The Battle for Social Dominance

By Janet Gerhard Founder, Hospitality Gal, LLC | January 17, 2016

Over the last several years, we’ve all been witness to or participated in the awkward transition of building a social business. Most brands participate in all the major social sites: It’s comparative to how the average traveler has memberships in multiple hotel loyalty programs. Some brands seem to favor one channel over others and their approaches differ slightly, e.g., more visual images versus more promotional. It’s difficult for any brand to claim excellence in a landscape that is constantly shifting.

Who is More Effective on the Social Battlefield?

According to Seventh Art Media, five years ago the most valuable hotel Twitter account was @Cosmopolitan_lv with 9.3k followers. Today, this single operation sits at 423k followers with a mere 1.7k likes. I’ve updated the top 20 list with January 2016 comparisons but are the numbers any more meaningful?

Evaluating Seventh Art Media’s Top 20 Hotel Twitter Accounts by Valuation from the Tnooz piece published on February 24, 2011 against today’s numbers provides a glimpse into just how much the landscape has changed.

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In 2011, the Twitter account for Hilton used was @HiltonOnline. Today, it has 339 followers as it was phased out to @HiltonHotels. The original @StanDarde has been replaced with @StandardHotels. @TheAceHotel swapped out to @AceHotel and the @sofitelMiami is now the @PullmanMiami.

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Coming up in July 2018...

Hotel Spa: Oasis Unplugged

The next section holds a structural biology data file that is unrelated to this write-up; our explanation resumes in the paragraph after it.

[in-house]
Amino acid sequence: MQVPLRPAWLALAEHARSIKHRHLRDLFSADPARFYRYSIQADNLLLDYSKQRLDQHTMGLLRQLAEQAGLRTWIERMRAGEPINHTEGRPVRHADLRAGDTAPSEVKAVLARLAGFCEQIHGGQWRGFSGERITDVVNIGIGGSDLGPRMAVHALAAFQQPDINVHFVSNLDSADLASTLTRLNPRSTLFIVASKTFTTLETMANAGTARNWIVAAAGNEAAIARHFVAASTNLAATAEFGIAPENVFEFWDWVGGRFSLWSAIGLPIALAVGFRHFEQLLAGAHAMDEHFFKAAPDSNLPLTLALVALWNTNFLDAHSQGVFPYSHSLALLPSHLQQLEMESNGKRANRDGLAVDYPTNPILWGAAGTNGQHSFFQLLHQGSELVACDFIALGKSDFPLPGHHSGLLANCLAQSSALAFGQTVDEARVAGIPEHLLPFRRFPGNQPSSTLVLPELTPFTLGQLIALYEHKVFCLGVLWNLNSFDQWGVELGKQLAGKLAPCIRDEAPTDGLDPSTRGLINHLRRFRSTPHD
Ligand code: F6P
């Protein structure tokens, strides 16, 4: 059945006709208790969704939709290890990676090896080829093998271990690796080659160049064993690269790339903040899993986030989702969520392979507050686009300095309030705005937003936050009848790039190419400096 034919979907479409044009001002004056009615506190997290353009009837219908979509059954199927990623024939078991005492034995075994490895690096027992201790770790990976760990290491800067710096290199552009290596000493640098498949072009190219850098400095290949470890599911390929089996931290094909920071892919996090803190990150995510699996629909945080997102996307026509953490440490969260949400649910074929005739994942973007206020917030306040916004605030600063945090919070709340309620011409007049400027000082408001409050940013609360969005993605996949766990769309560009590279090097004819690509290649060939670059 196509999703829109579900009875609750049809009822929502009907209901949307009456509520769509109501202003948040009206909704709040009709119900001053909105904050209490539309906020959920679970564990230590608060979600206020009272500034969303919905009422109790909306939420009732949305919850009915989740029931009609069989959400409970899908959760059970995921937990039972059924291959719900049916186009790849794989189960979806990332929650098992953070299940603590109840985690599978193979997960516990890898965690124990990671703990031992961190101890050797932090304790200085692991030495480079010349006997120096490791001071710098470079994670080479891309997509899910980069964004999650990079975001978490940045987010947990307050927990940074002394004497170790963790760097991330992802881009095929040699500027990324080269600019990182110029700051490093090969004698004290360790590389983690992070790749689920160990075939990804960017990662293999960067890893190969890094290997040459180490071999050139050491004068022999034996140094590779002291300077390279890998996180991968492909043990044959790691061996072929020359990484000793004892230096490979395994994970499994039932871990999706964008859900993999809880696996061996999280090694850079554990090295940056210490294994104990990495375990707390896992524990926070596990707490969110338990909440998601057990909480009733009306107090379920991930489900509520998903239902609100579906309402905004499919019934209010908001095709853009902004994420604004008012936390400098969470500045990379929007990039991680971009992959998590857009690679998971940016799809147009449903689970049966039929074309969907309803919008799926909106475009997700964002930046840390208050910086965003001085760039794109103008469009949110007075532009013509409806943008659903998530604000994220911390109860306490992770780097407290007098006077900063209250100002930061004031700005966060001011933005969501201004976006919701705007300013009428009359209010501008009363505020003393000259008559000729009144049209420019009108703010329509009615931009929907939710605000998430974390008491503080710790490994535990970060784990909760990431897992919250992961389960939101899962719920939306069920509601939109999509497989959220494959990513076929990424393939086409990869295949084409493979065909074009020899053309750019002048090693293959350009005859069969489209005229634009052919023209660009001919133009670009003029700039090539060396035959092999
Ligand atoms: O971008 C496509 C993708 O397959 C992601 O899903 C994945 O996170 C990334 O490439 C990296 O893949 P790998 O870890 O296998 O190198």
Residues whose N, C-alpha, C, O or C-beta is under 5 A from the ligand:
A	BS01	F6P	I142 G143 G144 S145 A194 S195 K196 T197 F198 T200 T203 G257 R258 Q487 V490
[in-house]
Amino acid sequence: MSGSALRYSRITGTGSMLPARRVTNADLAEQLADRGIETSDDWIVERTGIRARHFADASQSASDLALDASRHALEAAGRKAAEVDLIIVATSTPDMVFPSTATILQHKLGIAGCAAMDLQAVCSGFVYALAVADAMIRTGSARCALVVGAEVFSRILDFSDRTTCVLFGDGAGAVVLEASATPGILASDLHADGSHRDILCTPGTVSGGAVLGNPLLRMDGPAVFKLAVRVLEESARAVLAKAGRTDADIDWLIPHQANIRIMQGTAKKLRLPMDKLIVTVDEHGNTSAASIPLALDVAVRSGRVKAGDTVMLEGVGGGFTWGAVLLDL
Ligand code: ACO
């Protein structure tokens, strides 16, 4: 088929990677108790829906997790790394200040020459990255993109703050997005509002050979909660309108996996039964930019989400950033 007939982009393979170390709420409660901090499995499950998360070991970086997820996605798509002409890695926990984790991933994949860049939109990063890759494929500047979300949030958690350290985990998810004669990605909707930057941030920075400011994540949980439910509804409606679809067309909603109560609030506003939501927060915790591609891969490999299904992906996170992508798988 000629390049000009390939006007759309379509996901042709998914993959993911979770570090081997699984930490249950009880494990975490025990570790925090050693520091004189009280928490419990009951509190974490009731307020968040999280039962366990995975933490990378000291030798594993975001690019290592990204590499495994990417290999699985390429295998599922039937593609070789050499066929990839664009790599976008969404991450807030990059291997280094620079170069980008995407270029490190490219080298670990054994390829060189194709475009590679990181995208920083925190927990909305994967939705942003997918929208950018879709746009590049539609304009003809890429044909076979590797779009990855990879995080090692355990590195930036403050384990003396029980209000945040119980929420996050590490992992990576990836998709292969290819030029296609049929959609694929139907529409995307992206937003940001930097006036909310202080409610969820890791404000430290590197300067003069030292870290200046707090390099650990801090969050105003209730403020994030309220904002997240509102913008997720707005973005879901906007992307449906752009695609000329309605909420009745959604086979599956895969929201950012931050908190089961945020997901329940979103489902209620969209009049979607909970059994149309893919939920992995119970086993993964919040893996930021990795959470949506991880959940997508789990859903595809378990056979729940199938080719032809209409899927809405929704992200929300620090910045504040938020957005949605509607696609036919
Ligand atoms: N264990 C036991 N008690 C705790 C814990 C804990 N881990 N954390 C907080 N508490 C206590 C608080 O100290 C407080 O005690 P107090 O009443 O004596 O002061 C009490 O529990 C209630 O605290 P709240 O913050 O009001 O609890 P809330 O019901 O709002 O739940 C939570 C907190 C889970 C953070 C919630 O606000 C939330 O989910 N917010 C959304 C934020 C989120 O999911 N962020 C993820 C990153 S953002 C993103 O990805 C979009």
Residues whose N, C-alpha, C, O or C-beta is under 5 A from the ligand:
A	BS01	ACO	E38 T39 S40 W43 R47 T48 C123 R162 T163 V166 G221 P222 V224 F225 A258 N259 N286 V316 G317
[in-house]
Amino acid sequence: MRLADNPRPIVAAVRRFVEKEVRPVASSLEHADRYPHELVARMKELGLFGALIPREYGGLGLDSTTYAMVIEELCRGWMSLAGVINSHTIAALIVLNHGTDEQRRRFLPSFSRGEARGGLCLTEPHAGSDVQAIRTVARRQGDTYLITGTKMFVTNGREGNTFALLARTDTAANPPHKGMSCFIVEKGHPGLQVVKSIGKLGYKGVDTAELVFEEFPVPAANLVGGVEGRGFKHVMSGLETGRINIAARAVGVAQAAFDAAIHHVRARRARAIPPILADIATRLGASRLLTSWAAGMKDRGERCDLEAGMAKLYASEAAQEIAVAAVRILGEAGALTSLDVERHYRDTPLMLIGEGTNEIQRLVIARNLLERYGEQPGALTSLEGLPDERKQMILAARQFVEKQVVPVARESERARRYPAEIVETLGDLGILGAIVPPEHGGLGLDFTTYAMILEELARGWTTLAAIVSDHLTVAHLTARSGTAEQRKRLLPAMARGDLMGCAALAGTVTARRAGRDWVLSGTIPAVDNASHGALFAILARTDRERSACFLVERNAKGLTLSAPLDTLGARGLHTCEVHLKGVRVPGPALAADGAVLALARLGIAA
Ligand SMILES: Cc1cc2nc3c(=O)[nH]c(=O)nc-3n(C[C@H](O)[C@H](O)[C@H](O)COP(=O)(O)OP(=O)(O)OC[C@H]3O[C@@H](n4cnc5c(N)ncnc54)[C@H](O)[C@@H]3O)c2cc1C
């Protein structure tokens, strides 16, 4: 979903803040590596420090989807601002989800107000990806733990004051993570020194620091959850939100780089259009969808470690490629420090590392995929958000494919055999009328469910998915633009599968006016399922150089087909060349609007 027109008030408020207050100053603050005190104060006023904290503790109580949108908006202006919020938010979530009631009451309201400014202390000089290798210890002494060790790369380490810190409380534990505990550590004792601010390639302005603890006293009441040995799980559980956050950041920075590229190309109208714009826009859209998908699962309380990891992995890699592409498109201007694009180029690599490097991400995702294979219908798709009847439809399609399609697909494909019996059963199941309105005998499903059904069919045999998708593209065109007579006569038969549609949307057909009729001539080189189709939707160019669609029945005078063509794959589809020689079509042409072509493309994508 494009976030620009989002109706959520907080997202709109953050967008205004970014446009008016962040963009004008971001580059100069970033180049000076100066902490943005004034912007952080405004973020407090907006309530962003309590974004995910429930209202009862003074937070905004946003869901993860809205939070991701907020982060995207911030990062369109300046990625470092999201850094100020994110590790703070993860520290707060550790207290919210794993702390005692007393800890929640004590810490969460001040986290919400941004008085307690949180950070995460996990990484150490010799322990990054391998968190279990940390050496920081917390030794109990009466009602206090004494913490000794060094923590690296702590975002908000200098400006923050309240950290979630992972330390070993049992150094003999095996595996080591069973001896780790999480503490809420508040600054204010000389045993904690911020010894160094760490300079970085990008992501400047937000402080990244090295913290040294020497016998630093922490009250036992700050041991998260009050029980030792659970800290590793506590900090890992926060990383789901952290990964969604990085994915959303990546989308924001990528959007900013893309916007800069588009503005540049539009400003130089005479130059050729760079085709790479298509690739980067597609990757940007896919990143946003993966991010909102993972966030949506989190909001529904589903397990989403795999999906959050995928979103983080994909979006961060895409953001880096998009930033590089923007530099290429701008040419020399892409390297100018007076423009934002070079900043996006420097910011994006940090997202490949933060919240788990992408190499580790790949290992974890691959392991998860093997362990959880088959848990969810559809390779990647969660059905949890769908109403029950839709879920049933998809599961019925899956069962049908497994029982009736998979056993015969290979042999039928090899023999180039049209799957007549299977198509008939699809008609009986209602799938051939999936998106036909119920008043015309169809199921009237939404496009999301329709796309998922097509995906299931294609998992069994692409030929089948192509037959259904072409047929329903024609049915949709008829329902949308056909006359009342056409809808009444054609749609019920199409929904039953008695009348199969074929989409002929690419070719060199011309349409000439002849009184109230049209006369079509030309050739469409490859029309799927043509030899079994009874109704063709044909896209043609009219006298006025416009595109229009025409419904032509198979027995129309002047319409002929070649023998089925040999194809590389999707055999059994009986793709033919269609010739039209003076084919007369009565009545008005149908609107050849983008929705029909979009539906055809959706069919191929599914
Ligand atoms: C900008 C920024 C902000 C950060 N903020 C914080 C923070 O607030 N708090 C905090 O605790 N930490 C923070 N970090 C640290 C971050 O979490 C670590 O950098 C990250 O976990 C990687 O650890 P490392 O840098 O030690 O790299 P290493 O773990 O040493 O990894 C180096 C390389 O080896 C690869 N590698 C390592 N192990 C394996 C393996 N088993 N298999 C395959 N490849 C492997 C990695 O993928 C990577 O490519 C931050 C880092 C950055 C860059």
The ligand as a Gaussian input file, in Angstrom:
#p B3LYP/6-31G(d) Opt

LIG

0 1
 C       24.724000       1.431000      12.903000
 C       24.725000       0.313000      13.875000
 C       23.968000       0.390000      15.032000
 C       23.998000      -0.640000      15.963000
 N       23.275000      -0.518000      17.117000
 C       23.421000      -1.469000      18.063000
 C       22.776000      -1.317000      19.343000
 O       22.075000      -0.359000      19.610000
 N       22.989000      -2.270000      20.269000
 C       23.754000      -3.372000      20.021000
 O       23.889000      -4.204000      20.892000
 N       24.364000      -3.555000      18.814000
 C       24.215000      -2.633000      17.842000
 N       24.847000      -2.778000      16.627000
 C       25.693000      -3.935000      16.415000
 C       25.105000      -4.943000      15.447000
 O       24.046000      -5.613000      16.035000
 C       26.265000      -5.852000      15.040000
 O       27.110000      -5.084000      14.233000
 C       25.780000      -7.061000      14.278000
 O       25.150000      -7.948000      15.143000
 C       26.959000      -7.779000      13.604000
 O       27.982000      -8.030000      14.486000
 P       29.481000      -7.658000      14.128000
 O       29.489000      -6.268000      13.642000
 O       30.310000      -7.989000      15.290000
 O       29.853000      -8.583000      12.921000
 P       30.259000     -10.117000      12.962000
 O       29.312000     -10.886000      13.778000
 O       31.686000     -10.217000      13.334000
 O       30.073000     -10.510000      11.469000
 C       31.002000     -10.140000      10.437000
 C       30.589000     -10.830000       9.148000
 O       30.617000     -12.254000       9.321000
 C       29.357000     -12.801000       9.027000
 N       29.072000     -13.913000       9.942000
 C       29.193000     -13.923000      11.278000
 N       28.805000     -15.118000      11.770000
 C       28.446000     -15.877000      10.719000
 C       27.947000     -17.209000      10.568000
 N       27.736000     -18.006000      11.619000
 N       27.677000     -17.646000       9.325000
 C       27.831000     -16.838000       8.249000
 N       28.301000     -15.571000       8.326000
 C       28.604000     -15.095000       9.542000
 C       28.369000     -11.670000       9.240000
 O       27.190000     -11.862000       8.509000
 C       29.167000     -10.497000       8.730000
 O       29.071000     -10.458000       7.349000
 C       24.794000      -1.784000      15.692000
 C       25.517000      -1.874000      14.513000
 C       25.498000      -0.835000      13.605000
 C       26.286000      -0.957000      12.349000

The driving force in current hotel spa trends is the effort to manage unprecedented levels of stress experienced by their clients. Feeling increasingly overwhelmed by demanding careers and technology overload, people are craving places where they can go to momentarily escape the rigors of their daily lives. As a result, spas are positioning themselves as oases of unplugged human connection, where mindfulness and contemplation activities are becoming increasingly important. One leading hotel spa offers their clients the option to experience their treatments in total silence - no music, no talking, and no advice from the therapist - just pure unadulterated silence. Another leading hotel spa is working with a reputable medical clinic to develop a “digital detox” initiative, in which clients will be encouraged to unplug from their devices and engage in mindfulness activities to alleviate the stresses of excessive technology use. Similarly, other spas are counseling clients to resist allowing technology to monopolize their lives, and to engage in meditation and gratitude exercises in its place. The goal is to provide clients with a warm, inviting and tranquil sanctuary from the outside world, in addition to also providing genuine solutions for better sleep, proper nutrition, stress management and natural self-care. To accomplish this, some spas are incorporating a variety of new approaches - cryotherapy, Himalayan salt therapy and ayurveda treatments are becoming increasingly popular. Other spas are growing their own herbs and performing their treatments in lush outdoor gardens. Some spa therapists are being trained to assess a client's individual movement patterns to determine the most beneficial treatment specifically for them. The July issue of the Hotel Business Review will report on these trends and developments and examine how some hotel spas are integrating them into their operations.